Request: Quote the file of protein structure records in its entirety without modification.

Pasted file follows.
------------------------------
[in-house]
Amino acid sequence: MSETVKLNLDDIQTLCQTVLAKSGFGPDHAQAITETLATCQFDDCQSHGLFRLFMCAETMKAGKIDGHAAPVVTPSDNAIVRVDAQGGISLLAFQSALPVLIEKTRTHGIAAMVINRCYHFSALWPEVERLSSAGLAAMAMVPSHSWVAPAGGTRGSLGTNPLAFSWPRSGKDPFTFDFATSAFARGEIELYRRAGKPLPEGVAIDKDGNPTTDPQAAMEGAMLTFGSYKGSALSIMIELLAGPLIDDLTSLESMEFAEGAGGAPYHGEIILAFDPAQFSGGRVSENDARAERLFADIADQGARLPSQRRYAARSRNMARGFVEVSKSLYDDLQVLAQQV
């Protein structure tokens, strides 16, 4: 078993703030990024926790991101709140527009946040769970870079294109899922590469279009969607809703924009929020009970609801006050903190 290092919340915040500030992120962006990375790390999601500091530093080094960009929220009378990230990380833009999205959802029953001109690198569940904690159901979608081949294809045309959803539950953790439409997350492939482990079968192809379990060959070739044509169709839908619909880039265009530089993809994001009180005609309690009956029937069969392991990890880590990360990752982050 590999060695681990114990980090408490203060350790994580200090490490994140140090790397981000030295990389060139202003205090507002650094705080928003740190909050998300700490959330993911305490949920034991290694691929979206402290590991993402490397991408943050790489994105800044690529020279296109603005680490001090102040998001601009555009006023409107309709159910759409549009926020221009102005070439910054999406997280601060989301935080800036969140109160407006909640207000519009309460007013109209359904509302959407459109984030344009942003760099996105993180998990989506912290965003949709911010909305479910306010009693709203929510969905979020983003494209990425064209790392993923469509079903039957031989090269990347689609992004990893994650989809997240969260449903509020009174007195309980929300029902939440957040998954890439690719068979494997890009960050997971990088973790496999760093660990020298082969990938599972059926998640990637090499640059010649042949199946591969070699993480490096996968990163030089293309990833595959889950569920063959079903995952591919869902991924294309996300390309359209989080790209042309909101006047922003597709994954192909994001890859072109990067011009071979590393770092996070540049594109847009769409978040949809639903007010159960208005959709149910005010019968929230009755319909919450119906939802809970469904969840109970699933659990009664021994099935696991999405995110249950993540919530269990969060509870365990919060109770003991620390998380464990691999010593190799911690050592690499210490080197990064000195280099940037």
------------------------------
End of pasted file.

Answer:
[in-house]
Amino acid sequence: MSETVKLNLDDIQTLCQTVLAKSGFGPDHAQAITETLATCQFDDCQSHGLFRLFMCAETMKAGKIDGHAAPVVTPSDNAIVRVDAQGGISLLAFQSALPVLIEKTRTHGIAAMVINRCYHFSALWPEVERLSSAGLAAMAMVPSHSWVAPAGGTRGSLGTNPLAFSWPRSGKDPFTFDFATSAFARGEIELYRRAGKPLPEGVAIDKDGNPTTDPQAAMEGAMLTFGSYKGSALSIMIELLAGPLIDDLTSLESMEFAEGAGGAPYHGEIILAFDPAQFSGGRVSENDARAERLFADIADQGARLPSQRRYAARSRNMARGFVEVSKSLYDDLQVLAQQV
């Protein structure tokens, strides 16, 4: 078993703030990024926790991101709140527009946040769970870079294109899922590469279009969607809703924009929020009970609801006050903190 290092919340915040500030992120962006990375790390999601500091530093080094960009929220009378990230990380833009999205959802029953001109690198569940904690159901979608081949294809045309959803539950953790439409997350492939482990079968192809379990060959070739044509169709839908619909880039265009530089993809994001009180005609309690009956029937069969392991990890880590990360990752982050 590999060695681990114990980090408490203060350790994580200090490490994140140090790397981000030295990389060139202003205090507002650094705080928003740190909050998300700490959330993911305490949920034991290694691929979206402290590991993402490397991408943050790489994105800044690529020279296109603005680490001090102040998001601009555009006023409107309709159910759409549009926020221009102005070439910054999406997280601060989301935080800036969140109160407006909640207000519009309460007013109209359904509302959407459109984030344009942003760099996105993180998990989506912290965003949709911010909305479910306010009693709203929510969905979020983003494209990425064209790392993923469509079903039957031989090269990347689609992004990893994650989809997240969260449903509020009174007195309980929300029902939440957040998954890439690719068979494997890009960050997971990088973790496999760093660990020298082969990938599972059926998640990637090499640059010649042949199946591969070699993480490096996968990163030089293309990833595959889950569920063959079903995952591919869902991924294309996300390309359209989080790209042309909101006047922003597709994954192909994001890859072109990067011009071979590393770092996070540049594109847009769409978040949809639903007010159960208005959709149910005010019968929230009755319909919450119906939802809970469904969840109970699933659990009664021994099935696991999405995110249950993540919530269990969060509870365990919060109770003991620390998380464990691999010593190799911690050592690499210490080197990064000195280099940037």